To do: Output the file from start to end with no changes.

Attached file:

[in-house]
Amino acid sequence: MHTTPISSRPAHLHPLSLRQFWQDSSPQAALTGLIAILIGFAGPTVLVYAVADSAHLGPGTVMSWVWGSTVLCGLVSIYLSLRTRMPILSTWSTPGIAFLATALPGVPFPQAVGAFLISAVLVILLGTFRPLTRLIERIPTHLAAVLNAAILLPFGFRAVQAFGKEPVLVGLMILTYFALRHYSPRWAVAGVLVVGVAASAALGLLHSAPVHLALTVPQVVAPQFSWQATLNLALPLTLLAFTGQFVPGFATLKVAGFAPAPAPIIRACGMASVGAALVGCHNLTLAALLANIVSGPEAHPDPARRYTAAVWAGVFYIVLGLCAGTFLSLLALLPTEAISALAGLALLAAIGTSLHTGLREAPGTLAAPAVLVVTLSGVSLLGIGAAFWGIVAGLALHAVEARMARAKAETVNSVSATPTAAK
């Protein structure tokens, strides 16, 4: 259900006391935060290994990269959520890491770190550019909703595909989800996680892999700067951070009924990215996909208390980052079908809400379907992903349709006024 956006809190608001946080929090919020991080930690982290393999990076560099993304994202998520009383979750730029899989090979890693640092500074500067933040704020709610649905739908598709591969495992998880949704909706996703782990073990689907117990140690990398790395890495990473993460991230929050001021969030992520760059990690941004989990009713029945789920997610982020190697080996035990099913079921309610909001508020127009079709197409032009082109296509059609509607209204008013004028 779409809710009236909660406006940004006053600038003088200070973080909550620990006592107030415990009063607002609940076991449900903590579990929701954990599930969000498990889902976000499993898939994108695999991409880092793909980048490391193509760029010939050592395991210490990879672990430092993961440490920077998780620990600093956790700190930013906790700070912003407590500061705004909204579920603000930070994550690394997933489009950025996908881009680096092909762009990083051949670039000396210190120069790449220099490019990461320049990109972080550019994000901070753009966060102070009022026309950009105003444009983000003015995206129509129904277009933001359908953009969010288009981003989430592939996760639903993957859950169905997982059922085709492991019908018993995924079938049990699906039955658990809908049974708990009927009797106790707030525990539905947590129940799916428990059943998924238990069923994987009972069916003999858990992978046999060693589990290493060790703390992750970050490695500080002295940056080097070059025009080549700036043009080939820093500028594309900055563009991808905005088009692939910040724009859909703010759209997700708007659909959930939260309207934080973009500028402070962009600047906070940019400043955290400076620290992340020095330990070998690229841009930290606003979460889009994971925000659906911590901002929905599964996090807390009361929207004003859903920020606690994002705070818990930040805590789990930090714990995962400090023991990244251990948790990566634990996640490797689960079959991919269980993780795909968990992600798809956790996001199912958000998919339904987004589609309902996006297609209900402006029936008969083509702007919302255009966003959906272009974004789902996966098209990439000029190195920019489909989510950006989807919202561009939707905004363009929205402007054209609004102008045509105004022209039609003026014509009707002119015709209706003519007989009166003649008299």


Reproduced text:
[in-house]
Amino acid sequence: MHTTPISSRPAHLHPLSLRQFWQDSSPQAALTGLIAILIGFAGPTVLVYAVADSAHLGPGTVMSWVWGSTVLCGLVSIYLSLRTRMPILSTWSTPGIAFLATALPGVPFPQAVGAFLISAVLVILLGTFRPLTRLIERIPTHLAAVLNAAILLPFGFRAVQAFGKEPVLVGLMILTYFALRHYSPRWAVAGVLVVGVAASAALGLLHSAPVHLALTVPQVVAPQFSWQATLNLALPLTLLAFTGQFVPGFATLKVAGFAPAPAPIIRACGMASVGAALVGCHNLTLAALLANIVSGPEAHPDPARRYTAAVWAGVFYIVLGLCAGTFLSLLALLPTEAISALAGLALLAAIGTSLHTGLREAPGTLAAPAVLVVTLSGVSLLGIGAAFWGIVAGLALHAVEARMARAKAETVNSVSATPTAAK
């Protein structure tokens, strides 16, 4: 259900006391935060290994990269959520890491770190550019909703595909989800996680892999700067951070009924990215996909208390980052079908809400379907992903349709006024 956006809190608001946080929090919020991080930690982290393999990076560099993304994202998520009383979750730029899989090979890693640092500074500067933040704020709610649905739908598709591969495992998880949704909706996703782990073990689907117990140690990398790395890495990473993460991230929050001021969030992520760059990690941004989990009713029945789920997610982020190697080996035990099913079921309610909001508020127009079709197409032009082109296509059609509607209204008013004028 779409809710009236909660406006940004006053600038003088200070973080909550620990006592107030415990009063607002609940076991449900903590579990929701954990599930969000498990889902976000499993898939994108695999991409880092793909980048490391193509760029010939050592395991210490990879672990430092993961440490920077998780620990600093956790700190930013906790700070912003407590500061705004909204579920603000930070994550690394997933489009950025996908881009680096092909762009990083051949670039000396210190120069790449220099490019990461320049990109972080550019994000901070753009966060102070009022026309950009105003444009983000003015995206129509129904277009933001359908953009969010288009981003989430592939996760639903993957859950169905997982059922085709492991019908018993995924079938049990699906039955658990809908049974708990009927009797106790707030525990539905947590129940799916428990059943998924238990069923994987009972069916003999858990992978046999060693589990290493060790703390992750970050490695500080002295940056080097070059025009080549700036043009080939820093500028594309900055563009991808905005088009692939910040724009859909703010759209997700708007659909959930939260309207934080973009500028402070962009600047906070940019400043955290400076620290992340020095330990070998690229841009930290606003979460889009994971925000659906911590901002929905599964996090807390009361929207004003859903920020606690994002705070818990930040805590789990930090714990995962400090023991990244251990948790990566634990996640490797689960079959991919269980993780795909968990992600798809956790996001199912958000998919339904987004589609309902996006297609209900402006029936008969083509702007919302255009966003959906272009974004789902996966098209990439000029190195920019489909989510950006989807919202561009939707905004363009929205402007054209609004102008045509105004022209039609003026014509009707002119015709209706003519007989009166003649008299």